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Hoppy Beer Day!

Hoppy Beer Day!

Beers Day

Beer dates as far back as the time of Ancient Mesopotamia. But the pursuit of hoppiness took place in the 13th Century. It is believed that Germans perfected the process of flavoring beer with hops. The female plant flowers to reveal hop cones that contain oil resins which hold preservative properties and give beer its aroma and bitterness. The operation likely originated in the Bohemian region, making its way through present-day Holland where hops were cultivated and introduced to the Maidstone area of Kent England by the Dutch-speaking Flemish region of Belgium. Though this beverage has been shared and enjoyed throughout history, we did see restrictions made by governing forces.

As we all know, the 18th Amendment to the U.S. Constitution in 1919 began the Prohibition period, with the Volstead Act in January 1920 enforcing every tavern, bar, and saloon in the United States to close. Though the ban on all intoxicating liquors, including beer, suppressed an indulgent society, this was a time of lucrative underground speakeasies. The Roaring Twenties played its part as the decade of change with a surging economy creating an era of mass consumerism and flouted Prohibition laws. Still, the four-year Great Depression hit the end of the decade with no mercy. So it's no surprise that following its end, April 7th, 1933 marks a time of celebration. This is the day the Cullen-Harrison Act went into effect. It allowed the purchase of low-alcohol content beer and wine. President FDR and Congress signed this interim solution to carry Americans into the ratification of the 21st Amendment which would end the Prohibition.

Beers Day on April 7th is a time to kick back, relax, and reconnect with friends. Have a good time and make memories over servings of beer--on the house! (Or more accurately, "at the house" since your preferred bars with craft beer may not be open right now.) This doesn't have to be a total beer-buzz-kill, as the money you won't spend on ride-hailing and bartender tips will add more beer for the belly! So, reclaim your 6pm-7pm Hoppy Hour and take back a cold one.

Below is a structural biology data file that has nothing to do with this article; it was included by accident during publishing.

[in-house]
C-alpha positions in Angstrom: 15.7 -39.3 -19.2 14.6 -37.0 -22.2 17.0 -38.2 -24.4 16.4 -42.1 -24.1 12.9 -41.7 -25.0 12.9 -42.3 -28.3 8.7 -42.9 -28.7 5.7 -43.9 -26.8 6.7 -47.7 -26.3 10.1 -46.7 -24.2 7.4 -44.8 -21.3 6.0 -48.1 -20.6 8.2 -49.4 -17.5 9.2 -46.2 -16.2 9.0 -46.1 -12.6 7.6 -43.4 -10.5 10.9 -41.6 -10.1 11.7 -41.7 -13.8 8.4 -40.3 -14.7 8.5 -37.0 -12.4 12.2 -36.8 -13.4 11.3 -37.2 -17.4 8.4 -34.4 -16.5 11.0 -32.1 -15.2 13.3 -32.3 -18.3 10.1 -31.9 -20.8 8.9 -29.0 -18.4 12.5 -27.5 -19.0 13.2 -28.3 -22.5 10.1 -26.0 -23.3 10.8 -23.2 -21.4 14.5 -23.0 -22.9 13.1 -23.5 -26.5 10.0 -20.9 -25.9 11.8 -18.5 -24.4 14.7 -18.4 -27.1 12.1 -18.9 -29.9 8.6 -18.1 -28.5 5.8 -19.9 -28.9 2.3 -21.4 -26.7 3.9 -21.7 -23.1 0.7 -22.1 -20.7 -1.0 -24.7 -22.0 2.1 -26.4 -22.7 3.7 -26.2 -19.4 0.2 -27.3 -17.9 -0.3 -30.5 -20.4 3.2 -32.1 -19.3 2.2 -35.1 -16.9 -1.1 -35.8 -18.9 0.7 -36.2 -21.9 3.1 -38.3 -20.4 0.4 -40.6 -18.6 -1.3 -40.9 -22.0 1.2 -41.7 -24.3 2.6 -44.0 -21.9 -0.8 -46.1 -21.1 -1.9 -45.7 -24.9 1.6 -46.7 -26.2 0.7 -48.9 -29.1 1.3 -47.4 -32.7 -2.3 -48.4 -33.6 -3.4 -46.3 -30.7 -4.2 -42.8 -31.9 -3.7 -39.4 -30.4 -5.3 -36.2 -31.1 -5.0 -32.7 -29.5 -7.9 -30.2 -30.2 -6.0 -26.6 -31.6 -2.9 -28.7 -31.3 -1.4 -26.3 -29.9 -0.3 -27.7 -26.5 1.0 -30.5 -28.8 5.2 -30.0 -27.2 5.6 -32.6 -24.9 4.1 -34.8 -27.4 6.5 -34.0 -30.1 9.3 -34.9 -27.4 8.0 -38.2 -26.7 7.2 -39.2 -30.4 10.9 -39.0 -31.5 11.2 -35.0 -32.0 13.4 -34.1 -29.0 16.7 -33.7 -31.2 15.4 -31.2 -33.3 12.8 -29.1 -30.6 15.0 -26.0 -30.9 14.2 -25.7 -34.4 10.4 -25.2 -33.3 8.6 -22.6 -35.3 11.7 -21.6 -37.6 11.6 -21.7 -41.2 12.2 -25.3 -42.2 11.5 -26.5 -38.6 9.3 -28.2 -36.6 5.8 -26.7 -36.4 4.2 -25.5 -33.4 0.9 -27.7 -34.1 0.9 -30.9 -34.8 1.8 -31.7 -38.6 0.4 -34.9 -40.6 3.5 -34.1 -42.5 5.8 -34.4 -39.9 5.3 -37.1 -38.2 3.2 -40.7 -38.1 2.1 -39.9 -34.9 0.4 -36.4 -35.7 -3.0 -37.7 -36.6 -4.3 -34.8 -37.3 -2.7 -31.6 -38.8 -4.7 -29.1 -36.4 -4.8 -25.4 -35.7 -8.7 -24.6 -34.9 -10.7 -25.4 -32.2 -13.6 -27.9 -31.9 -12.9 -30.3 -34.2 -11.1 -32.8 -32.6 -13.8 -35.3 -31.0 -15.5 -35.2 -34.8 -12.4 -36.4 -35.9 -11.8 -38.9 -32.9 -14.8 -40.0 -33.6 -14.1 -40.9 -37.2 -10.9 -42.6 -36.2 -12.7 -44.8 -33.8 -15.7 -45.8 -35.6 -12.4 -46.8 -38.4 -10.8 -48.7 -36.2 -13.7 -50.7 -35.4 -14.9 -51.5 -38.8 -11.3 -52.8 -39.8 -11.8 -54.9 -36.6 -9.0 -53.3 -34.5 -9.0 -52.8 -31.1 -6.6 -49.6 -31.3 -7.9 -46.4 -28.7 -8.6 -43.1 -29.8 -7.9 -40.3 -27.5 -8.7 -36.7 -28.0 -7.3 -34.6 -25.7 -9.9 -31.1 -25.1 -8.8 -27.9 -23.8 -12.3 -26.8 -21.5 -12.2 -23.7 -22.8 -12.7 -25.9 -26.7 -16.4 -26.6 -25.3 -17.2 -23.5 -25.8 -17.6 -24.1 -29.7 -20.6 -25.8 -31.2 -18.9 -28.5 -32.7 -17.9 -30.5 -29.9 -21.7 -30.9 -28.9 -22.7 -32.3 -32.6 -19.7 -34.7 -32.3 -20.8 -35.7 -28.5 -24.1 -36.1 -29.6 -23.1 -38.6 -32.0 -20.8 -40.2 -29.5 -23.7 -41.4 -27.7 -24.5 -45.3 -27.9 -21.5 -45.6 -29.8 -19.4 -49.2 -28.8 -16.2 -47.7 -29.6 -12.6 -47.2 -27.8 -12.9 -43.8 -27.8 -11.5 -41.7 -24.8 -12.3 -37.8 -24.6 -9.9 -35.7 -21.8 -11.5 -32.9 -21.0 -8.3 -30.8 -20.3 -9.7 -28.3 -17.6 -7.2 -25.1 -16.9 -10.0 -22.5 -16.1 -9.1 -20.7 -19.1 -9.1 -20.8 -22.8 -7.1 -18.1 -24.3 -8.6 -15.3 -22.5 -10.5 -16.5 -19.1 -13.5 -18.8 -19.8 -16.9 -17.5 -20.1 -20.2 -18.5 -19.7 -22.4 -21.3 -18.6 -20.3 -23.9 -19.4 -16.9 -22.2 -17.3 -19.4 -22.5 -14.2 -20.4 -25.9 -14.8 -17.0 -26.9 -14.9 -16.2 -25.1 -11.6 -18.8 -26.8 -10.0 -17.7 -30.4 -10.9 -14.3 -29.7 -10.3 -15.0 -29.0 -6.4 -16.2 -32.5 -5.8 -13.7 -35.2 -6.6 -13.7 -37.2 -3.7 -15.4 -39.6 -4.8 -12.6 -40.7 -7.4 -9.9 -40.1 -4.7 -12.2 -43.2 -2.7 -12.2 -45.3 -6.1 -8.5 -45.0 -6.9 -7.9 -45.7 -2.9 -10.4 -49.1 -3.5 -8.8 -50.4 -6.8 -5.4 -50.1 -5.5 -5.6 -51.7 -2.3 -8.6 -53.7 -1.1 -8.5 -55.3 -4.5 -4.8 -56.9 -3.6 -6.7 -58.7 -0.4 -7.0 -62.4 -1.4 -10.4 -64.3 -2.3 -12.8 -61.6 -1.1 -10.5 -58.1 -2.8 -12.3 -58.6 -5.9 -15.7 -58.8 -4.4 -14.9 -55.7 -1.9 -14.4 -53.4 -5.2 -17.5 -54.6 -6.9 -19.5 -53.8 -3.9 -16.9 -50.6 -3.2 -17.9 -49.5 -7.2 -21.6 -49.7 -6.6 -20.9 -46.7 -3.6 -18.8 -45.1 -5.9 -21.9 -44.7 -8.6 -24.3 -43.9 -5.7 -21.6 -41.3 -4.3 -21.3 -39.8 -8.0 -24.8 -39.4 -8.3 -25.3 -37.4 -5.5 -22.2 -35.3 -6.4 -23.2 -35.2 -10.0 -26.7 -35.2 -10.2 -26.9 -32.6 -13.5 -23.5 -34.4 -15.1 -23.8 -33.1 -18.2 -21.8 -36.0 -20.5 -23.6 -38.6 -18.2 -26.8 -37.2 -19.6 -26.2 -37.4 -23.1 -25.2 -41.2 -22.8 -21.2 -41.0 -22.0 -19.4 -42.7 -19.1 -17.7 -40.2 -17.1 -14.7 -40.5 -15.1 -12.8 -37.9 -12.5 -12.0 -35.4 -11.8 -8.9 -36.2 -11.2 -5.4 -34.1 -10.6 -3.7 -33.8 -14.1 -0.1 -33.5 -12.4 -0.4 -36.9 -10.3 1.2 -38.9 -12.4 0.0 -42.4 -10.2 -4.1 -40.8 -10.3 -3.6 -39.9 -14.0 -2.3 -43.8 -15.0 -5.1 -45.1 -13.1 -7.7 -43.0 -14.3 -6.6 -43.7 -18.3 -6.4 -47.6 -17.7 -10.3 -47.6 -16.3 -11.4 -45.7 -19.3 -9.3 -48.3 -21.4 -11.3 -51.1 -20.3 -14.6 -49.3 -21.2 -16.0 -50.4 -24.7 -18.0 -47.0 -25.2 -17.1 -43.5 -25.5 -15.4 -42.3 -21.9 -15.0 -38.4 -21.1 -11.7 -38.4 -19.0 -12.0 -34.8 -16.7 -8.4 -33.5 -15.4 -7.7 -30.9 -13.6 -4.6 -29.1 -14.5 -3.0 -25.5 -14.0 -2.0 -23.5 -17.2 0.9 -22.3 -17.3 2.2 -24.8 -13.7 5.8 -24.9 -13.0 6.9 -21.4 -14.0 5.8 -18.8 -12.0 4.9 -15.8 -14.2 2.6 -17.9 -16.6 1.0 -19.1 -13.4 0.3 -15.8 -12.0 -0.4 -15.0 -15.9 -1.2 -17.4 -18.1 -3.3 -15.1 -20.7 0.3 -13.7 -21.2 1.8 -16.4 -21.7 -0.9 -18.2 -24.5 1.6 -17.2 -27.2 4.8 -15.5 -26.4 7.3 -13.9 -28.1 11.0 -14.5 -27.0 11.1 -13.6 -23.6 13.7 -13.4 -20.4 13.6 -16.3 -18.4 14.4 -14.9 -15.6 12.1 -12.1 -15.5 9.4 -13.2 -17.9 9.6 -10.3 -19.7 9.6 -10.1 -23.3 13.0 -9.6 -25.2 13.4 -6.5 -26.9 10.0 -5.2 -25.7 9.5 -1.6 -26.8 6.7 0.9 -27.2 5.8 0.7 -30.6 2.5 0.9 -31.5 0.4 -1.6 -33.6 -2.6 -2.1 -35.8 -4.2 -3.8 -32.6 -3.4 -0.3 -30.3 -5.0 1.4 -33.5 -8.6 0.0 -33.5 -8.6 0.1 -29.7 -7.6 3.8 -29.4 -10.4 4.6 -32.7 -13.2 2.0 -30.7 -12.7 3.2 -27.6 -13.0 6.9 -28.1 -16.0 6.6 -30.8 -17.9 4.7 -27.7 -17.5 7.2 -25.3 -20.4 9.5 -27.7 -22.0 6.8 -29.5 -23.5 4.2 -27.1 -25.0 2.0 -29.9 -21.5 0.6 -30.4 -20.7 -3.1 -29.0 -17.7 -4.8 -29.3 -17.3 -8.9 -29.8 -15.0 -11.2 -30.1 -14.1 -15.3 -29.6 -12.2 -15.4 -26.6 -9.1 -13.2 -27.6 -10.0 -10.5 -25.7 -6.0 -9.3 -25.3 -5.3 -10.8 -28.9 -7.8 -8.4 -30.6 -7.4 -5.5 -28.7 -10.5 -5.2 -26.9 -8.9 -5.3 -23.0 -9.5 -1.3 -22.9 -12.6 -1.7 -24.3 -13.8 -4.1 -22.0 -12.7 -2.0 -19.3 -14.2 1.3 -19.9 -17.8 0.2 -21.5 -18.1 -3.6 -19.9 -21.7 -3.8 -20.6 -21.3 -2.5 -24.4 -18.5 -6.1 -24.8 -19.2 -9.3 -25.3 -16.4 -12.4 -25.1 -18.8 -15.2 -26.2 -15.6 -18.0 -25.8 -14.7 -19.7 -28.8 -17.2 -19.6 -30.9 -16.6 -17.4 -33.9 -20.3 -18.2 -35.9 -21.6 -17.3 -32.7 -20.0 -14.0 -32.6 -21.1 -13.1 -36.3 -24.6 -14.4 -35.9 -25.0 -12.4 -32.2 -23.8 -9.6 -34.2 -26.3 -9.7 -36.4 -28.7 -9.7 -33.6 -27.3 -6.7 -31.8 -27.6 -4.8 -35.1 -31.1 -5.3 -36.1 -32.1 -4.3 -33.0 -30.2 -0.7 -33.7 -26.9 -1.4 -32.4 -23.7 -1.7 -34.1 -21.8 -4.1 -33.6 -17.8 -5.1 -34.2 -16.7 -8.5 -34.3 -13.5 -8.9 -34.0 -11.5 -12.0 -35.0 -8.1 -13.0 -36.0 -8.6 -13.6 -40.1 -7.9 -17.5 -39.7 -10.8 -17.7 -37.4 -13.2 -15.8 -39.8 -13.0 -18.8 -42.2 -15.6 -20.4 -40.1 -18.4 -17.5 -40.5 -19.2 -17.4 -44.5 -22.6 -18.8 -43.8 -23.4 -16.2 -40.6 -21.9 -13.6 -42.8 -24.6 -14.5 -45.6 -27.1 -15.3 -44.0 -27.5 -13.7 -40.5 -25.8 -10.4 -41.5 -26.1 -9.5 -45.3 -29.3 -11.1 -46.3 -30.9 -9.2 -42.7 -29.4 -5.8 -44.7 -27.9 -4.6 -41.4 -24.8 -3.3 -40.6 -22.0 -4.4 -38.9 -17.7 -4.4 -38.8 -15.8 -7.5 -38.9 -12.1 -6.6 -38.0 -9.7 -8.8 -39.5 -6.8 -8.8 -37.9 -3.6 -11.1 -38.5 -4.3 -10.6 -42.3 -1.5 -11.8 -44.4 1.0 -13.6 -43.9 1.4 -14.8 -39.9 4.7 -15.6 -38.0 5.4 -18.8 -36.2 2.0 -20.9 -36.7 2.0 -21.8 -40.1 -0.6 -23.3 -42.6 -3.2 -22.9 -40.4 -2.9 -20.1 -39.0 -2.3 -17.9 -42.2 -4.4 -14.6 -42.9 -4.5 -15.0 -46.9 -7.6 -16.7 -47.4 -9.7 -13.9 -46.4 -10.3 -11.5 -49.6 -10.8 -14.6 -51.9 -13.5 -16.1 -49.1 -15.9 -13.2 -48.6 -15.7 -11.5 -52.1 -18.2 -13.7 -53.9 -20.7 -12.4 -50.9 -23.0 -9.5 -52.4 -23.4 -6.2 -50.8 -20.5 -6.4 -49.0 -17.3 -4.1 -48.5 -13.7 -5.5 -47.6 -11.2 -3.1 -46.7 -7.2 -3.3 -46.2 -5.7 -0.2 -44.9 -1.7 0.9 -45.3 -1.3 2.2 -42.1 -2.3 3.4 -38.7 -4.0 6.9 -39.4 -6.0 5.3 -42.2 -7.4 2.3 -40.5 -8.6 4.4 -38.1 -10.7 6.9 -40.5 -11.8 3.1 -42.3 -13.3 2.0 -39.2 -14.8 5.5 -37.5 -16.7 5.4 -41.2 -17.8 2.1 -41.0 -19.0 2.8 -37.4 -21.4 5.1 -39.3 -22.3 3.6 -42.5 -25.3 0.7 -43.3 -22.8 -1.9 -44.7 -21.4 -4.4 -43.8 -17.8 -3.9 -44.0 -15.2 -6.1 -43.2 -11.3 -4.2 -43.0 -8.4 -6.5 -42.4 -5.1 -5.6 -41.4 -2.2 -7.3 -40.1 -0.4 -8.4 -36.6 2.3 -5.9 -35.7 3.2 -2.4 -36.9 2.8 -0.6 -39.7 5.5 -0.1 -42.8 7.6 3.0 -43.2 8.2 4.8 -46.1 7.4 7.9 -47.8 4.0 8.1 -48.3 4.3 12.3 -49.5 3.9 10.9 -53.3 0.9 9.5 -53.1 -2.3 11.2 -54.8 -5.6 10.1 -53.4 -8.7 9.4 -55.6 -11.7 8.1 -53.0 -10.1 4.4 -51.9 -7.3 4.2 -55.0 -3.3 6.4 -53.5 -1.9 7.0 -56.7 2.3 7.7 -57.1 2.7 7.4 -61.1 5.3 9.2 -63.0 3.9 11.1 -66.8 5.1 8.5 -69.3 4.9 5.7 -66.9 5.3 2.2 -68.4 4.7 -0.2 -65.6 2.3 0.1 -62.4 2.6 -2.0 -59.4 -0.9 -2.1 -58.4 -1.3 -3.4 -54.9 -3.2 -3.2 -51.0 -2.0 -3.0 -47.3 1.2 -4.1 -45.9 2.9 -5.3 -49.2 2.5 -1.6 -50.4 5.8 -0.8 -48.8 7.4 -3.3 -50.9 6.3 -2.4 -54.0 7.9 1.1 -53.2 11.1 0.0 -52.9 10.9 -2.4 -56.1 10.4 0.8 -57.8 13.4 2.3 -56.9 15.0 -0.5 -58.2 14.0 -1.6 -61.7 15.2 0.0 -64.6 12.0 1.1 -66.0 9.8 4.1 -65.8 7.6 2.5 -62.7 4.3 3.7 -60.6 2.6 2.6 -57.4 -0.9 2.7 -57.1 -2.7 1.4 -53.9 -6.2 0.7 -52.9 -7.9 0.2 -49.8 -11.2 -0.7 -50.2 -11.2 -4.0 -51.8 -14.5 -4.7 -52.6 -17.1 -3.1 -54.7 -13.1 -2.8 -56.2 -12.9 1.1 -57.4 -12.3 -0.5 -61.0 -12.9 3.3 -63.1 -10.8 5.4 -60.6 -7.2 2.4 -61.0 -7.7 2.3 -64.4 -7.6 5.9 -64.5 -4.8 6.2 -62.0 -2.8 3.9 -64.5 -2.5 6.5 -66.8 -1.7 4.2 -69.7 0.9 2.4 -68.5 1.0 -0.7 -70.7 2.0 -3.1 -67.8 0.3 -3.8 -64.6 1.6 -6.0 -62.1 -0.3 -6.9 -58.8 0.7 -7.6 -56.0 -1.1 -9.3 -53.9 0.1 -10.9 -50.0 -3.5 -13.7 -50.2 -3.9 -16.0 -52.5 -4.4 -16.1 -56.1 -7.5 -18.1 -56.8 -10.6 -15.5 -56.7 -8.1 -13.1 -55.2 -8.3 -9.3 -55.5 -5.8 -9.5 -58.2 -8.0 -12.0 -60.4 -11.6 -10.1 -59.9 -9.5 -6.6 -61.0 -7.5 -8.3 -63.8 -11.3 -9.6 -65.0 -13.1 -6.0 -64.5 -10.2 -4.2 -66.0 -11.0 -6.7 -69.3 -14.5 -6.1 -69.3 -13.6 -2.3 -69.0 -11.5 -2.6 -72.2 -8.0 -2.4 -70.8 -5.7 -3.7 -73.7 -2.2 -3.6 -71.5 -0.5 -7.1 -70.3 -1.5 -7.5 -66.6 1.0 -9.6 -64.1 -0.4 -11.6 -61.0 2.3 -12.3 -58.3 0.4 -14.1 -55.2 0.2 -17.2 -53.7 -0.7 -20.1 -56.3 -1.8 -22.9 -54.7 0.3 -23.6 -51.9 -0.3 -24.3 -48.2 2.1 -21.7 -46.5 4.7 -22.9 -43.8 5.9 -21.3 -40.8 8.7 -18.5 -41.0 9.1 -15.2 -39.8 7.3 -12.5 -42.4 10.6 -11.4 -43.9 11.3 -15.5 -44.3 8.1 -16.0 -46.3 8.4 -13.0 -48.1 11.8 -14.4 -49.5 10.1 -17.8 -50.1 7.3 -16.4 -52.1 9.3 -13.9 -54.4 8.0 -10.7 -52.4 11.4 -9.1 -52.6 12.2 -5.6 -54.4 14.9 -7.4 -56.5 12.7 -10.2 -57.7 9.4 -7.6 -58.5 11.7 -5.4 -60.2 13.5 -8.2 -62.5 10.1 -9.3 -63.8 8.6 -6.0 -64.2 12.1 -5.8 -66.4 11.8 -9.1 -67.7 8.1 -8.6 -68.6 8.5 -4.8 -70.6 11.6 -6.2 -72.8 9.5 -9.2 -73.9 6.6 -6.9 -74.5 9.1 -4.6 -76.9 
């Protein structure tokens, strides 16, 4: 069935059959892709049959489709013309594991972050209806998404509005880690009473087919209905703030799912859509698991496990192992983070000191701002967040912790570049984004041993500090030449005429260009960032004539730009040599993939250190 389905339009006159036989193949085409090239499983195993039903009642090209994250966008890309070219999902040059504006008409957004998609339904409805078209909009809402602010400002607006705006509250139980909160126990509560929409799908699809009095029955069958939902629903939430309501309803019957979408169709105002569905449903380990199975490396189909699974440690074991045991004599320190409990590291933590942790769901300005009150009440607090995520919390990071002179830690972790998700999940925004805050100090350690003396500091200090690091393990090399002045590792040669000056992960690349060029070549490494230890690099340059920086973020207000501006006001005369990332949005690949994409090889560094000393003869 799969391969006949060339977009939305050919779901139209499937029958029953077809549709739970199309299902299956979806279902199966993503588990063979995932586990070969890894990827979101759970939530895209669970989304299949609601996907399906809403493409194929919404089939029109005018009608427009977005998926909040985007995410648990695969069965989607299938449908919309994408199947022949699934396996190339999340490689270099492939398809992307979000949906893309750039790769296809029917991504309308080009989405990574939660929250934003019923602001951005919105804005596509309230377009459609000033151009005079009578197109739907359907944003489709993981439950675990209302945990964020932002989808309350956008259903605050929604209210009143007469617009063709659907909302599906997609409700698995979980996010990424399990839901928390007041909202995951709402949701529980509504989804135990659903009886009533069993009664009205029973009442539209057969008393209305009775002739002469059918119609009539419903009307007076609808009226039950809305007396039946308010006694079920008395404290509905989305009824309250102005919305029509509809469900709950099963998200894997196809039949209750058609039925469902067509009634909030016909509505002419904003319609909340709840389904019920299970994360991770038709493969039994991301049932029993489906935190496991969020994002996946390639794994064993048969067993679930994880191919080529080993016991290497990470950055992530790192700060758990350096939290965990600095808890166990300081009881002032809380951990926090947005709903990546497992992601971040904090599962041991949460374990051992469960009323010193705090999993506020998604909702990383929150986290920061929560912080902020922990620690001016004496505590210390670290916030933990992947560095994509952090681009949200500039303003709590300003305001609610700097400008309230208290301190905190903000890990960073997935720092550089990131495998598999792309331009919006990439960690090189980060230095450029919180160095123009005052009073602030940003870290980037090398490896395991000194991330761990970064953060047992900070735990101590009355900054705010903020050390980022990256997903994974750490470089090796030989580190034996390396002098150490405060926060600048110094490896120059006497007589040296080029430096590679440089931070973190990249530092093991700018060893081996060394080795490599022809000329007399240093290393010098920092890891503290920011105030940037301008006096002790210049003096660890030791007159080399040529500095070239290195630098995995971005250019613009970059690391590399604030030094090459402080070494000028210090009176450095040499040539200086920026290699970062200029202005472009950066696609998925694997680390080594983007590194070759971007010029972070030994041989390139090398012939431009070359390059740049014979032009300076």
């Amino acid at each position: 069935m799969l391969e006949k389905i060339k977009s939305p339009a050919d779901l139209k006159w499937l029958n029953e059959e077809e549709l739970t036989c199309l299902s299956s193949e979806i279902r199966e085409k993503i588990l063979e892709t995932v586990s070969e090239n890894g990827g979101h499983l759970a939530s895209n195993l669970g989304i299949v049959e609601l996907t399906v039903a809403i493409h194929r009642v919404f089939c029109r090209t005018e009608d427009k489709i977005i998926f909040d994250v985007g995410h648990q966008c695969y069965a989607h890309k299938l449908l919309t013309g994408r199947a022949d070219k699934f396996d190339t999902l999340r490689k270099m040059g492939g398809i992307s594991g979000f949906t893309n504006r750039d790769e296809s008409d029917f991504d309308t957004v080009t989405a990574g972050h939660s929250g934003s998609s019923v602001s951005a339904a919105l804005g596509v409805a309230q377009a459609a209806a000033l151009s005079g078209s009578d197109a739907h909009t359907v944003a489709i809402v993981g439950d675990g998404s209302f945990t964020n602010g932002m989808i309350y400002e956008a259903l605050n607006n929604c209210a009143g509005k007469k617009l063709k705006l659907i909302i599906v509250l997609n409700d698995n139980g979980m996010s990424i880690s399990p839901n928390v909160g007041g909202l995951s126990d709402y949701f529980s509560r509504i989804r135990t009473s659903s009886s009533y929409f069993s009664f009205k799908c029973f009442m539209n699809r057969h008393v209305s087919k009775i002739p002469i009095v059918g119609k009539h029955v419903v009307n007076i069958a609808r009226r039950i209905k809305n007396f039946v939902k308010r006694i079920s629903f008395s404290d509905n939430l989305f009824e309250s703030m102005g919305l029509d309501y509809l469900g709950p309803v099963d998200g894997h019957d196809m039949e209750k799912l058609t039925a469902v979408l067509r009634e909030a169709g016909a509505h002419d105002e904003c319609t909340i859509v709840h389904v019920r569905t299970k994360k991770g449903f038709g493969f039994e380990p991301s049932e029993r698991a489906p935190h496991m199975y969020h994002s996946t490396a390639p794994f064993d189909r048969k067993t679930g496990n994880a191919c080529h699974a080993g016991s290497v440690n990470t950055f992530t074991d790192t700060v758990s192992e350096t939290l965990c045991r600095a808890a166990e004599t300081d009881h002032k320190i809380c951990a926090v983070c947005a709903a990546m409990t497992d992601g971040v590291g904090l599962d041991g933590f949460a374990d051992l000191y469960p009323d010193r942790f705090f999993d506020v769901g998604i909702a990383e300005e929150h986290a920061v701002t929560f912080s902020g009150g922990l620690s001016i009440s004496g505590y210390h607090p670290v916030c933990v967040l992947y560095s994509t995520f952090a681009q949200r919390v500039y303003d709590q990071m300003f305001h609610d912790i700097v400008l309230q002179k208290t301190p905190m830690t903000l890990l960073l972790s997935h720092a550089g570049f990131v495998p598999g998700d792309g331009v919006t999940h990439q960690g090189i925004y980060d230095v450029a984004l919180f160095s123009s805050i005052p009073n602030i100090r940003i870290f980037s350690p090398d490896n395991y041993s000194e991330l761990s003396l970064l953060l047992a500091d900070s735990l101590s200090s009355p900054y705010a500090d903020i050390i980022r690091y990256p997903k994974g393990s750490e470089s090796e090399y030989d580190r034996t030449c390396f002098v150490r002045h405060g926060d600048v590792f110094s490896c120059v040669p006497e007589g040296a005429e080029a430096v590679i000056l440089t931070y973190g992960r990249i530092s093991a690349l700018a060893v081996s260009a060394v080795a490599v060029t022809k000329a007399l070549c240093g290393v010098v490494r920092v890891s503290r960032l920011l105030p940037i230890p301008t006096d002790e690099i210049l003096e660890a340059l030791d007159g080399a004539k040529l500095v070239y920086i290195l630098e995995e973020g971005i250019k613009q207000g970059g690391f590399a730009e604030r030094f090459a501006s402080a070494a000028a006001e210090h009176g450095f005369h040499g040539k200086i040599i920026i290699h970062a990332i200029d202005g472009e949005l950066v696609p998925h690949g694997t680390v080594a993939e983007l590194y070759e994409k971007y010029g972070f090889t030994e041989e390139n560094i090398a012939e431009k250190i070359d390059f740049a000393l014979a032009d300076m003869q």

If you've been curious to try something different here are some features to know:

Pale Lager

  • soft malt taste
  • light body
  • dry finish
  • bitterness 20-40 units
  • pairs well with chicken, seafood, cheeses or lemon flavors

Blonde Ale

  • mild malt sweetness
  • light body
  • dry finish
  • bitterness 20-30 units
  • pairs well with sweet, hot or spicy foods

Pale Ale/IPA

  • strikes balance between malt and hops
  • medium to dry finish
  • bitterness 50-100 units
  • pairs well with spicy, heat-charred, smoky/aromatic, salty, fried food, or burgers

Amber Ale

  • well-balanced malt and hops
  • caramel richness
  • medium body
  • bitterness 20-60 units
  • pairs well with burgers, buffalo wings, steak, pizza, spicy, or fried food

Red Ale

  • toasted malt
  • medium sweet caramel flavor
  • dry finish
  • bitterness 50-100 units
  • pairs well with BBQ ribs, grilled chicken, beef, spicy, or smoked foods

Brown Ale

  • mid to high malt character with low hops
  • caramel, chocolate, toffee, nuts, and biscuit flavors
  • medium dry finish
  • bitterness 20-60 units
  • pairs well with cheese, meats, fall vegetables, burgers, seafood, or pork


  • roasted malt
  • chocolate notes
  • medium dry finish
  • bitterness 30-60 units
  • pairs well with pork, salmon, barbeque, sausage, red meat, bacon, or blackened fish


  • strong roasted malt
  • coffee, chocolate, and caramel flavors
  • bitterness 30-60 units
  • pairs well with chocolate, salty, barbeque, braised, grilled, roasted, or smoked food
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